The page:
12. The European Court of Human Rights (hereinafter, “the European Court”) in its jurisprudence likewise considers possibility of independent judicial review with full fair-trial guarantees to constitute inalienable element of any involuntary removal from office of a serving judge.
13. Thus, in its recent judgment in Harabin v. Slovakia (Application no. 58688/11) the European Court found the following: “The mission of the judiciary in a democratic state is to guarantee the very existence of the rule of law. The Court therefore sees as a matter of major importance when a Government, as in the present case, initiates disciplinary proceedings against a judge in his or her capacity as President of the Supreme Court. What is ultimately at stake in such proceedings is the confidence of the public in the functioning of the judiciary at the highest national level. It is therefore particularly relevant that the guarantees of Article 6 [of the European Convention on Human Rights which is substantially similar to Article 14 of the Covenant] should be complied with in such proceedings” (at para. 133 of the European Court’s judgment rendered on 20 November 2012).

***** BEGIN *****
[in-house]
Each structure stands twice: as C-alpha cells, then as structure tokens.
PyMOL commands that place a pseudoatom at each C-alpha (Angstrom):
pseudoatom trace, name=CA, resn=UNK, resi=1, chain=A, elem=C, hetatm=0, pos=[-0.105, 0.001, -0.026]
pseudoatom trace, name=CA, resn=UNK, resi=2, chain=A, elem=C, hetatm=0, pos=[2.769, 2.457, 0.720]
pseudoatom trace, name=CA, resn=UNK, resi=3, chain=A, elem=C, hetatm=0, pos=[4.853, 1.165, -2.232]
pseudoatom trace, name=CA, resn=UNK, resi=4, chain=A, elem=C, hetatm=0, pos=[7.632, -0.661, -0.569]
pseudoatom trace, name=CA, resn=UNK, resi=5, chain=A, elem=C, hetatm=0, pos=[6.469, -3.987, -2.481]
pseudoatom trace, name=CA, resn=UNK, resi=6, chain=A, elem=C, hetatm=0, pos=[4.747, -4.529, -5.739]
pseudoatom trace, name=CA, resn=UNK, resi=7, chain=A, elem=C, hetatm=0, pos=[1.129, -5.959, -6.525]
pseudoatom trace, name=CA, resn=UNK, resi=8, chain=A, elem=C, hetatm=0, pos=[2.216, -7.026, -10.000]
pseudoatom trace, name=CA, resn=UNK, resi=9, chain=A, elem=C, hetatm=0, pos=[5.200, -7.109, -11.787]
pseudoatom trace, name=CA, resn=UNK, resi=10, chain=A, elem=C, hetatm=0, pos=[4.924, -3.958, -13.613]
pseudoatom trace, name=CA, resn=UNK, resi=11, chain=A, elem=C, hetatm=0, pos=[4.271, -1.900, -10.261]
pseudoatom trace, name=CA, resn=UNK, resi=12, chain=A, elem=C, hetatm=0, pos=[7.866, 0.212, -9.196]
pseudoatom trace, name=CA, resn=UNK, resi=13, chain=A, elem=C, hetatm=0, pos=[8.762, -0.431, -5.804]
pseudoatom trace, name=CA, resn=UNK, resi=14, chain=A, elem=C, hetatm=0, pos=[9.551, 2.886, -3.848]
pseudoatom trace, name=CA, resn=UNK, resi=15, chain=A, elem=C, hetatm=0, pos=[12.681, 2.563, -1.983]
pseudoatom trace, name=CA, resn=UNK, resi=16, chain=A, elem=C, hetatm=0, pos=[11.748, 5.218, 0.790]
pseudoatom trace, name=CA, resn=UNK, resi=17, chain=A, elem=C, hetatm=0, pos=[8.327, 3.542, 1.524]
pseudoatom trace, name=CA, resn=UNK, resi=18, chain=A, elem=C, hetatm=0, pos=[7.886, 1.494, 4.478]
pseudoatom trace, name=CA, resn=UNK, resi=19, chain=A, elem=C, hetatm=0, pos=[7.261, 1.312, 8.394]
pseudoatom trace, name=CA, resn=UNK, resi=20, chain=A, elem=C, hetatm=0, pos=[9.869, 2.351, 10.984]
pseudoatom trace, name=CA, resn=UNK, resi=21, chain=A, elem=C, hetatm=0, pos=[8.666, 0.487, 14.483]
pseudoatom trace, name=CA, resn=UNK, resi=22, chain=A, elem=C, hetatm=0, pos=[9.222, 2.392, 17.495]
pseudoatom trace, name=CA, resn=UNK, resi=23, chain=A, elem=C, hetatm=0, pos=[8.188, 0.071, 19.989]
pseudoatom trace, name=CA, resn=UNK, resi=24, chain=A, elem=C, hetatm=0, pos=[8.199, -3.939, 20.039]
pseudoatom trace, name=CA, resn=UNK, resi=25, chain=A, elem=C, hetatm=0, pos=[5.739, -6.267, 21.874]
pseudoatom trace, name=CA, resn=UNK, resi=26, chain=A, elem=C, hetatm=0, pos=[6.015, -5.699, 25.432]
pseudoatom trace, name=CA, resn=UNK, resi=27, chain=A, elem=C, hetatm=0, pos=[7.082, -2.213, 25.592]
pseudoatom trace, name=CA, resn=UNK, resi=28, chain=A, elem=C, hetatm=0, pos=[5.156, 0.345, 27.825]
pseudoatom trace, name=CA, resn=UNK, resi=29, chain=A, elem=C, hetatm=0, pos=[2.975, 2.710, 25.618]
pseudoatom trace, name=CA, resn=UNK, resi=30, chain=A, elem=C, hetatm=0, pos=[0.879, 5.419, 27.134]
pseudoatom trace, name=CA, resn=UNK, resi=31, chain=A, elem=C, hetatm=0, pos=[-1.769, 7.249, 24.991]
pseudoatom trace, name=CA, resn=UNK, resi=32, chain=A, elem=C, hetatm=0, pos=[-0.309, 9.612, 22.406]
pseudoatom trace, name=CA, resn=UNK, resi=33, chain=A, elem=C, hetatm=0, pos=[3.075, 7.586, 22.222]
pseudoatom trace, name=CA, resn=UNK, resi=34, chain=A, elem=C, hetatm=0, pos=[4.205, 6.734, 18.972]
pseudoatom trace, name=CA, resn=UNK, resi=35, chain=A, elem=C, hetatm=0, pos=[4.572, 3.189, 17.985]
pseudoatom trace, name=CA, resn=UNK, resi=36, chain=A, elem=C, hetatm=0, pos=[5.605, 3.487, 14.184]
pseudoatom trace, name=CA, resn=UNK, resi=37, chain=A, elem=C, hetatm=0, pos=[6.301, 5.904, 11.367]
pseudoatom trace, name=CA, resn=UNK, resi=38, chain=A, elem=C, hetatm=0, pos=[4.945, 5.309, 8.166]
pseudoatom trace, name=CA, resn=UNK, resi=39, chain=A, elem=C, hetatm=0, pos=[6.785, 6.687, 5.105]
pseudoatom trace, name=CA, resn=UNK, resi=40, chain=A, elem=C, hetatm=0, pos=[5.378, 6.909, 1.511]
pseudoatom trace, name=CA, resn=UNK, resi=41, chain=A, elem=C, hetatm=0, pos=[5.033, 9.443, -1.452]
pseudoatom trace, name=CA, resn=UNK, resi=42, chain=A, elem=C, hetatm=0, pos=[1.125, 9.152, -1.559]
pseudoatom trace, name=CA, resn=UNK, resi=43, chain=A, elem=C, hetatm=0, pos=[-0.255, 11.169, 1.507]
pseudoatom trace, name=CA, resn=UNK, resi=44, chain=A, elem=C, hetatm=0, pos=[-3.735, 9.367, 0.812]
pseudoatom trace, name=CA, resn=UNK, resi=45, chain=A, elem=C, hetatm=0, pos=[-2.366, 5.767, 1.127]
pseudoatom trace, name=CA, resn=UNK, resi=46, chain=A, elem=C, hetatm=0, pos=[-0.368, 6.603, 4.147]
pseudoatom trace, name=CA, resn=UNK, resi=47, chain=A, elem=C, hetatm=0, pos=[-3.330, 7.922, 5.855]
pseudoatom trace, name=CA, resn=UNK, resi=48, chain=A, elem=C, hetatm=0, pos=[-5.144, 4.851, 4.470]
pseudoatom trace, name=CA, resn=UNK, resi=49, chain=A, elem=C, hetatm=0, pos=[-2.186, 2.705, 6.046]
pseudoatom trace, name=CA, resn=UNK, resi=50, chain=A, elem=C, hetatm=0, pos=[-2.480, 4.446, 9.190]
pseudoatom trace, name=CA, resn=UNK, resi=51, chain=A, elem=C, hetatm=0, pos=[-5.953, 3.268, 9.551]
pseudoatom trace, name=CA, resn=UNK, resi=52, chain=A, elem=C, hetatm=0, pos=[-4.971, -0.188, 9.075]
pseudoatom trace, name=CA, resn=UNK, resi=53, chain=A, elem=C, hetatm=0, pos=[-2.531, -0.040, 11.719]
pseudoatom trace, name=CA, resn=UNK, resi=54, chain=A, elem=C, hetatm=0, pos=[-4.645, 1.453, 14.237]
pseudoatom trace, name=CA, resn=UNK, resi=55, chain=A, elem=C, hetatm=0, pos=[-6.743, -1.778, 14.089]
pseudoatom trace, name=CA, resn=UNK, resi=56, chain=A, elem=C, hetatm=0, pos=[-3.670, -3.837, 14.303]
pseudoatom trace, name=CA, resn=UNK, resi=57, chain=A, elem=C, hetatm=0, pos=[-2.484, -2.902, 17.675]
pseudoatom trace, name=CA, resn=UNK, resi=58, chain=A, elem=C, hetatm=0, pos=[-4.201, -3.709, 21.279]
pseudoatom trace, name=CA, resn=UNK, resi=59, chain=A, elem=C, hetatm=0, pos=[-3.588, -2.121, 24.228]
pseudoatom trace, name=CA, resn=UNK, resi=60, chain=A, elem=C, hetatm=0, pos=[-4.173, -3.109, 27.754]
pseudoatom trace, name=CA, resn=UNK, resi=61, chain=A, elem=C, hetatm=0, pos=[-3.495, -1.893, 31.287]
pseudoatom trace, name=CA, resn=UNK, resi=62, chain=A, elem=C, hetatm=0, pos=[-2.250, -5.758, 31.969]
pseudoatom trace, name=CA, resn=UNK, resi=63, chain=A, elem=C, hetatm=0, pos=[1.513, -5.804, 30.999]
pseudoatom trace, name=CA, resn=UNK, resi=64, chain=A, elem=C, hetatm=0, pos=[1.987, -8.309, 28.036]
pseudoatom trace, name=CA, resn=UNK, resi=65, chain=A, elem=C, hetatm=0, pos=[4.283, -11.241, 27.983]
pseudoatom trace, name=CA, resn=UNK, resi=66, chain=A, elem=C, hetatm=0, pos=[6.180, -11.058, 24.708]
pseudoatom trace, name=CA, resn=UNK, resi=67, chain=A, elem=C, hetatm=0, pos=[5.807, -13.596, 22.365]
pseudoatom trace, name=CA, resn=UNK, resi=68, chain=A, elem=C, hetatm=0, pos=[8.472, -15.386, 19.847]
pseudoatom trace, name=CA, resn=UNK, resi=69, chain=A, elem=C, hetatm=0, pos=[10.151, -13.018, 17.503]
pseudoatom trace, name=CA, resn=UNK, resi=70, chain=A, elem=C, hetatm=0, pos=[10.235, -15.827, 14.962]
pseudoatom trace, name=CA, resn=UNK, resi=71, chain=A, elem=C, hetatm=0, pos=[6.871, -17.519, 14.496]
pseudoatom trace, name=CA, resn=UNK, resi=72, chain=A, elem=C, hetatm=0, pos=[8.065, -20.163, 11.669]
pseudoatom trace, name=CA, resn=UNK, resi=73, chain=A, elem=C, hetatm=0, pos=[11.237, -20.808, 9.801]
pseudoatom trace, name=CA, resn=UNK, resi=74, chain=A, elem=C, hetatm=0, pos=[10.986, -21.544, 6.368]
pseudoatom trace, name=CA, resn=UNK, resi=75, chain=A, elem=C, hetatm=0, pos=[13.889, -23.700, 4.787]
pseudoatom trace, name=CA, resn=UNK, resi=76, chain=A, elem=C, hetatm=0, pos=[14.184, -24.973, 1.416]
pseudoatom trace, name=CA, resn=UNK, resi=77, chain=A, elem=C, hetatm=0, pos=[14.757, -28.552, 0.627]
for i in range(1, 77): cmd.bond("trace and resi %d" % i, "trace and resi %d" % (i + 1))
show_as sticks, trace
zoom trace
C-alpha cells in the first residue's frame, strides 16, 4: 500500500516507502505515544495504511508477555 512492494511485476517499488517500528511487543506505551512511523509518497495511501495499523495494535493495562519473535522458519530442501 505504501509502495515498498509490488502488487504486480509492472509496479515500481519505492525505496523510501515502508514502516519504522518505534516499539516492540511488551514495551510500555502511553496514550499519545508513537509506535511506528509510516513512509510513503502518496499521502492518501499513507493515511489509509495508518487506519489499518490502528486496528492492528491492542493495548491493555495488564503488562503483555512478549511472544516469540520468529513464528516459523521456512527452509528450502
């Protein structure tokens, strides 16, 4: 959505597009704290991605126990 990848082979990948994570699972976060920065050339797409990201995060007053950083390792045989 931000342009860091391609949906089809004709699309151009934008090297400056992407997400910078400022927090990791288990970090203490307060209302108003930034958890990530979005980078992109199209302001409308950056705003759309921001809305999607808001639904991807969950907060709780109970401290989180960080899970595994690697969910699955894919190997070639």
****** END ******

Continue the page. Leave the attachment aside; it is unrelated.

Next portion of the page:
14. The European Court has earlier found that Article 6 § 1 of the European Convention is fully applicable in the disciplinary proceedings against a sitting judge (see the judgment of 5 February 2009 in Olujić v. Croatia, application no. 22330/05).
15. It follows that a serving judge in disciplinary proceedings which might ultimately lead to her or his dismissal should be entitled to fair-trial guarantees including a right to be tried by an independent tribunal. According to the international legal standards all disciplinary (including those ultimately potentially leading to removal) proceedings against members of the judiciary must be determined in full compliance with the procedures that guarantee the right to a fair hearing and to an independent review (by a court of law).
16. Given the absence of such guarantees procedure as currently established by the Standing Orders enacted by the Parliament under Article 107 (3) of the Constitution cannot be legally used.